John Seburn, president of Hagerstown Aviation Museum, talks about the 100 years of aviation in Washington County.
In 1908, the Wright brothers amazed the world with their flying machines.
Eight years later, Hagerstown made its own mark in aviation history.
This year, Hagerstown Aviation Museum is celebrating the town’s 100th anniversary in the aircraft industry.
The museum will host Wings & Wheels 2016 as an official centennial anniversary celebration from 9 a.m. to 4 p.m. Saturday, Oct. 1, at the main terminal area of Hagerstown Regional Airport on Showalter Road. The event is free.
“This is 100 years we’ve had avi-ation history in Hagerstown that still continues today,” said John Seburn, president of the Hagerstown Aviation Museum, the mission of which is to educate and preserve Hagerstown aviation history.
Aviation started in Hagerstown in 1916 with the Maryland Pressed Steel Co. Seburn said the company wanted to build a training plane for World War I.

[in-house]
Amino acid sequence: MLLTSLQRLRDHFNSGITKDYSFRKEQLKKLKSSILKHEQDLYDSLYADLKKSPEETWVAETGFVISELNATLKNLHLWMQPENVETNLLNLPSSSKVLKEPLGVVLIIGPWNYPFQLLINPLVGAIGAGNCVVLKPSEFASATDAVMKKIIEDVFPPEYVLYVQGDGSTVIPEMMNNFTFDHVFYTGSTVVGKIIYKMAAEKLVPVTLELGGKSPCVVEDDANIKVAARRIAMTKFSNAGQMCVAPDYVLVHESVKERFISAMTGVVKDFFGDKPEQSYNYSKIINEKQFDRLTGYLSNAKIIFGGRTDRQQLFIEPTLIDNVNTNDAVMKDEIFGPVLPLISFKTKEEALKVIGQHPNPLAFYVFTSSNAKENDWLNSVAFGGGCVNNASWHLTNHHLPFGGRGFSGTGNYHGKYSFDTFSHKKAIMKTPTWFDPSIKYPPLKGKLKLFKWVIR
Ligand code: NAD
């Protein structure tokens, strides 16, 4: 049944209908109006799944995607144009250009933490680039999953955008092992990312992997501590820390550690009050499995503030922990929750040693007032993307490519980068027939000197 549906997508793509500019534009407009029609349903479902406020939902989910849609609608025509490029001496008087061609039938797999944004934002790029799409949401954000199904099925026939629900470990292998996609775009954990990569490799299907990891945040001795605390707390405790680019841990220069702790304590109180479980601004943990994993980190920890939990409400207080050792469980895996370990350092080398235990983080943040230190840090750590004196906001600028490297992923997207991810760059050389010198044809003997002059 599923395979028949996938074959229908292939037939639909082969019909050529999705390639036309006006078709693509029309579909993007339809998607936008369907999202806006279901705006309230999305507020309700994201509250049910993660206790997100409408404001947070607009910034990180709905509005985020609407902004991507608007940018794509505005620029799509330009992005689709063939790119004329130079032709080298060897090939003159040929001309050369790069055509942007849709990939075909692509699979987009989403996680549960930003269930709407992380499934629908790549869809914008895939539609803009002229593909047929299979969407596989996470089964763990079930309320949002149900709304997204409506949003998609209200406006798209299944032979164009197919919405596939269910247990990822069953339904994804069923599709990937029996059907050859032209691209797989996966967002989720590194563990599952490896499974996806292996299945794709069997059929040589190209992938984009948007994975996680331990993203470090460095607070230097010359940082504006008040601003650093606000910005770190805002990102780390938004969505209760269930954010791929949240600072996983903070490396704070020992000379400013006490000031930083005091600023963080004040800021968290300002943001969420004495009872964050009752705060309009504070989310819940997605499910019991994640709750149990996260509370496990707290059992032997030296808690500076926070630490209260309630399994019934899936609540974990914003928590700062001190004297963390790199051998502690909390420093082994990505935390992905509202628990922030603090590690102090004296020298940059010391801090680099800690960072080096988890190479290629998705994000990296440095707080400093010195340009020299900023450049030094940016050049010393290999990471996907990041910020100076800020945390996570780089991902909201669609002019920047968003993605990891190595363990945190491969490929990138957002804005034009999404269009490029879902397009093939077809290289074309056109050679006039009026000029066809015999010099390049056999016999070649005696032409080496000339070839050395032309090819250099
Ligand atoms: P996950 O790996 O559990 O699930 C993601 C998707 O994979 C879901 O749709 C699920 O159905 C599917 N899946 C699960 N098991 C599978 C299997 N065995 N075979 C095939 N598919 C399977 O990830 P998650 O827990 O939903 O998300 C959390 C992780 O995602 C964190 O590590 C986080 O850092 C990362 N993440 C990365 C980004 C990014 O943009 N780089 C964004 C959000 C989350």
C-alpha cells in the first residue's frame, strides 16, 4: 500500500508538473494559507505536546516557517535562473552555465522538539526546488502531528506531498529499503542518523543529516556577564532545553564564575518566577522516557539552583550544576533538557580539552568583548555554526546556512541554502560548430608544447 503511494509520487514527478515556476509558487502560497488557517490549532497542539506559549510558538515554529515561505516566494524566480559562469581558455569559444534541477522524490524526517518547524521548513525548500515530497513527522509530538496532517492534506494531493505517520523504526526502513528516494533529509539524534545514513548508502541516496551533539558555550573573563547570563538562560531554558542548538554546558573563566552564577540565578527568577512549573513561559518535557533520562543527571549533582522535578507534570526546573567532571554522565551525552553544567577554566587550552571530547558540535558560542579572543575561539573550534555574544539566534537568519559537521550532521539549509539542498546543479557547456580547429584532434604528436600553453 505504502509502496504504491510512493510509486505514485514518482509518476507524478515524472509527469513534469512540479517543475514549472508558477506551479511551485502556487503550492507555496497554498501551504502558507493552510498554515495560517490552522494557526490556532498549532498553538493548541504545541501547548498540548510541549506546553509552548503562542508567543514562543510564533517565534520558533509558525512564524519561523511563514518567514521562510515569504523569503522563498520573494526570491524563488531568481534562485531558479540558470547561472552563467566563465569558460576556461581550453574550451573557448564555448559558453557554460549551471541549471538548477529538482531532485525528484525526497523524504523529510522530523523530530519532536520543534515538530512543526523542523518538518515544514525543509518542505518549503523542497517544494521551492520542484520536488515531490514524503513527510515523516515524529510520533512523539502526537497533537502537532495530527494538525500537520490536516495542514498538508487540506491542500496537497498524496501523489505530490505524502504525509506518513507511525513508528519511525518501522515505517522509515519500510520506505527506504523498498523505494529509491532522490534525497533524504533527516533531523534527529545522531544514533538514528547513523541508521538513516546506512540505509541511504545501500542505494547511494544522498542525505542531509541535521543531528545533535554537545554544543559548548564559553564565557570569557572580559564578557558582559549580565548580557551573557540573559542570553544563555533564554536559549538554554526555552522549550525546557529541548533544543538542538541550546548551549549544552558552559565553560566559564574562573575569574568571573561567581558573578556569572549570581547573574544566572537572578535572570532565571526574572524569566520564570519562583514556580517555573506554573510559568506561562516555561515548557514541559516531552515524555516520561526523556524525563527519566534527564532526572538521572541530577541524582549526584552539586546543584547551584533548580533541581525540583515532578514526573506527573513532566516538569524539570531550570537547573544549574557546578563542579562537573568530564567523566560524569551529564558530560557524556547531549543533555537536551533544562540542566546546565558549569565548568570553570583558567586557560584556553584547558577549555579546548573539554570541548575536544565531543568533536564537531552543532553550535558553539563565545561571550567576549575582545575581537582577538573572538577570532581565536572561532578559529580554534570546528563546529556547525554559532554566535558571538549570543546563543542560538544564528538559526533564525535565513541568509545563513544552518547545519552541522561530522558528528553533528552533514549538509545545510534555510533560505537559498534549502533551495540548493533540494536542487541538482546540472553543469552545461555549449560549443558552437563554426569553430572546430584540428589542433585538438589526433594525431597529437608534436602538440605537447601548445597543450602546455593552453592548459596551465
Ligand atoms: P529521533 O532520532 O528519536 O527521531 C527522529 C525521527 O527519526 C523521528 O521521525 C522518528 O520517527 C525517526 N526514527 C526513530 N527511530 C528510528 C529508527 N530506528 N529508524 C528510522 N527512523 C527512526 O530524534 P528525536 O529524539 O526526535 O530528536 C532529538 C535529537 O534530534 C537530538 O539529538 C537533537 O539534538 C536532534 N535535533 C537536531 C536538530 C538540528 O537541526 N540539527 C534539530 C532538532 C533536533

“They hired Giuseppe M. Bellanca, who was an airplane designer and pilot of that time,” he said. “He came to Hagerstown and designed and built, essentially, the first plane built in Hagerstown and flew it off the field at what is now South (Hagerstown) High. That was the early flying field. (The plane) was built on Pope Avenue in the old factory building that still stands.”
The plane that was built was called the Bellanca C.D., which was so successful that the company built a second one that was more refined and had a bigger engine.
“They only built a few of them, and World War I ended, and the hopes of selling these planes also ended,” Seburn said.
Bellanca left Hagerstown to build planes somewhere else, but a pilot named Clarence Chamberlain, who was a barnstormer in the 1920s and later was the first to take a passenger on a trans-Atlantic flight, took the Bellanca C.D. to airshows and barnstorming events. At the time, there were only two flyable Bellanca C.D. s left, but Chamberlain said one caught on fire. He crashed the other ones, and parts were the only things remaining of the planes.